Saturday, May 20, 2006

Breaking

Here's the thing about Thoroughbred racing: You pick a horse, and you're either right, or you're wrong. You win or you lose.

Then we have the That's Horseracing moments.

At 6:15 today, we were either one more race away again from the Triple Crown, or we weren't. I was fairly sure we would be, but also fairly sure that Barbaro wouldn't finish the thing in the Belmont. He's a young three-year-old.

The youth showed at the gate. "All eyes on Number Six," said the announcer, and Barbaro, having heard his cue, crashed through his starting slot as his fellow colts stood and awaited the bell.

Well, that was that. Horses who pull that type of thing either injure themselves doing so or expend so much energy in the process that when they need a new gear at the finish, there's no fuel left to shift into it. Barbaro was led around and re-stood.

Fifteen seconds after that, I lost the ability to say that I have never seen a horse break down during a televised race. Barbaro was pulled up as the rest of the pack, the shot at history, continued without him. He tried to run on even as his the hoof of his right hind leg dangled at a forty-five degree angle from his ankle. The jockey, Edgar Prado, was in tears; so, live and wired for sound in the NBC booth, was Gary "This Was Not In the Contract" Stevens.

These are the three scenarios when a horse suffers an injury during a race:

Bad: The jock pulls him up and the horse walks back to the barn under his own power

Worse: An equine ambulance shows up and vans the horse away

Change The Channel Very Quickly: Track officials and a veternarian examine the horse on the track, then erect a white screen

I don't think I have to tell you what happens behind that screen.

Barbaro is packed in a narrow, padded trailer tonight. He's lost a lot of blood; now the race is to save him as a stud.

I don't want to write about this anymore at: mb@blondechampagne.com

12 comments:

zaftiguous said...

As one who is STILL brought to tears by the memory of watching Ruffian brought to down earth when I was six years old...I'm with you.

Lisa Chumney said...

MB, I heard of the injury and immediately thought of you. I am not an avid fan but I am saddened by animals getting hurt. I am sad for you being such a fan also.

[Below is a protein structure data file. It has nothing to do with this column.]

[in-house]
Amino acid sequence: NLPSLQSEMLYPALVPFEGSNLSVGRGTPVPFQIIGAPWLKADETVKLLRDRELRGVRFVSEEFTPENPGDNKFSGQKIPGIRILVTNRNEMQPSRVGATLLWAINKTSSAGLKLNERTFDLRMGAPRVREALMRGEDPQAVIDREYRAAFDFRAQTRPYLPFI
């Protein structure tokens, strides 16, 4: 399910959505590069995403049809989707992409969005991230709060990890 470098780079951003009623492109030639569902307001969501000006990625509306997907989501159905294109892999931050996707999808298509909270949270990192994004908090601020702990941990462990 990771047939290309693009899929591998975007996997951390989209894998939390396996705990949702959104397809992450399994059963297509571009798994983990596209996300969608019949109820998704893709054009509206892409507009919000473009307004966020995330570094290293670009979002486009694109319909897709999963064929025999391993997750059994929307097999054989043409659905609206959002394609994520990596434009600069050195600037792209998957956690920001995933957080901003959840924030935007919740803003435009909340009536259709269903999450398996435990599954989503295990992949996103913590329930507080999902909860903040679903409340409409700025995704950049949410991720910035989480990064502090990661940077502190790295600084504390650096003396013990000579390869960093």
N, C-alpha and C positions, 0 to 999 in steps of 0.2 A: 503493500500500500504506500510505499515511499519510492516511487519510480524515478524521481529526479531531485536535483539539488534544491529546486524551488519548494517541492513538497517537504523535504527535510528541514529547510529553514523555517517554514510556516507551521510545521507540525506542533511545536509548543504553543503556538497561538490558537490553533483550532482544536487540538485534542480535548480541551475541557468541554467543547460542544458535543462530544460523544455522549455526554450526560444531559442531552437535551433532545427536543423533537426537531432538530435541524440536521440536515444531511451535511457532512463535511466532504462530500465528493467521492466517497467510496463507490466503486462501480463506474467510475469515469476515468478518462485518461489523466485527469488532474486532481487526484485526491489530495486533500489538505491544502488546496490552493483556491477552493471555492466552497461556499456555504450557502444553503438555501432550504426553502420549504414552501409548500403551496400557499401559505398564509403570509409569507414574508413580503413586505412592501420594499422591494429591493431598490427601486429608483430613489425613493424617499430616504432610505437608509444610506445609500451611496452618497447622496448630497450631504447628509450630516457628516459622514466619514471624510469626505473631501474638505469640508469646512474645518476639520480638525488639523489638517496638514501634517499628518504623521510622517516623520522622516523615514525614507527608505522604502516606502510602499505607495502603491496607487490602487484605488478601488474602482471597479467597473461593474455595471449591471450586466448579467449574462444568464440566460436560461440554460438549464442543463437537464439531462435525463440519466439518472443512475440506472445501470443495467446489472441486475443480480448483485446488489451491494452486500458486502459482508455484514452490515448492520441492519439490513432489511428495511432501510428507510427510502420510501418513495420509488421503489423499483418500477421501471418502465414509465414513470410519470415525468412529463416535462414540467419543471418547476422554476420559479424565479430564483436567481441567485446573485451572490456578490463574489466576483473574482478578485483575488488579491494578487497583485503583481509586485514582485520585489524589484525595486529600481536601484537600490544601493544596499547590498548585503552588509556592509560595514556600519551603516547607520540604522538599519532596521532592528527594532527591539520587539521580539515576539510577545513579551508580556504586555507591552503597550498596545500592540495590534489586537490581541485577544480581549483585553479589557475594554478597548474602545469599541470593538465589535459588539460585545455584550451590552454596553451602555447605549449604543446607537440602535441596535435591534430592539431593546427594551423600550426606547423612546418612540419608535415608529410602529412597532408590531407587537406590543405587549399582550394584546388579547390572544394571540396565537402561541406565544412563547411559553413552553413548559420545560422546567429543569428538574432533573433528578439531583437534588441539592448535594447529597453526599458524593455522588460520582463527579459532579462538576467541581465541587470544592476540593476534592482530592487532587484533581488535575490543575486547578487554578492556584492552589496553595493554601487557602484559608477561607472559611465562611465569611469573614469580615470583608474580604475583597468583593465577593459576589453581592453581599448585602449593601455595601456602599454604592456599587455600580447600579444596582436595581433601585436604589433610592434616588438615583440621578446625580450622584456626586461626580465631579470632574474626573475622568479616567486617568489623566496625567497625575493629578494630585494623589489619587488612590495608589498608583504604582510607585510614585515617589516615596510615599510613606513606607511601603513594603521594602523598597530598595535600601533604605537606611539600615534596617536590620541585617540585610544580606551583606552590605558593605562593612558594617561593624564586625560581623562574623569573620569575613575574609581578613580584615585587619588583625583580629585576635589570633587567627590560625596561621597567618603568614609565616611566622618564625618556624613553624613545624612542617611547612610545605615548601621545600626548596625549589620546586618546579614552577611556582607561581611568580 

Cbell said...

I wept as soon as I saw him pulled up. My heart was in my throat and I could only hope that he would be saved for a studfarm. Such a brillant animal to be taken out of his career at such an early age.

Jenib said...

So sad...

Dantelope said...

Just when I thought I'd hit rock bottom for depression...

amy lou the reader said...

This is very, very sad. I'm glad I didn't watch the race.

James Baker said...
This comment has been removed by a blog administrator.
Anonymous said...

I haven't watched a race since I was a child. BUT...I happened to be channel surfing and found the Preakness (sp?). I thought of you, and I had heard of the possibility of a horse completing the Trip Crown, so I tuned in.

I COULD NOT BELIEVE MY EYES! I admit, I started crying.

OMG, I think that you've made a fan of me though.

Prior to it turning into 'the Preakness from h-e-double hockey sticks', I started getting caught up in race fever. Watching the trainers warm up the horses (and yes, I almost typed horsies), the excitement of hearing Gary's voice (and thinking, Hey! I know someone who's met him! Sorta), watching them all line up. MAN! I loved it!

Than they had to go and make me cry :(

Tamar

Anonymous said...

I thought of you as I watched the race this weekend. You're what first peaked my interest in horse racing and the new boyfriend is the one that got me watching. If things like that happen, I may not survive the sport.

HelloBettyLou said...

I too thought of you when I heard of Barbaro's horrific injury. Such a young horse with so much potential...it is truly very sad. I hope he gets better to at least stud, if you look on CNN.com, he is eating and flirting with the mares in his stable so that's a good sign.

MB said...

Please hang in there, anonymous. The beauty of this sport far outweighs the pain. The longer you follow, the more it becomes a metaphor and preparation for life.

Lisa-roo said...

It was like watching Charismatic crash down a few years ago... as a future horse vet and current biology student, THIS is what keeps me studying and working hard to keep this sort of thing from happening, and when it does, someone's got to know how to fix it.

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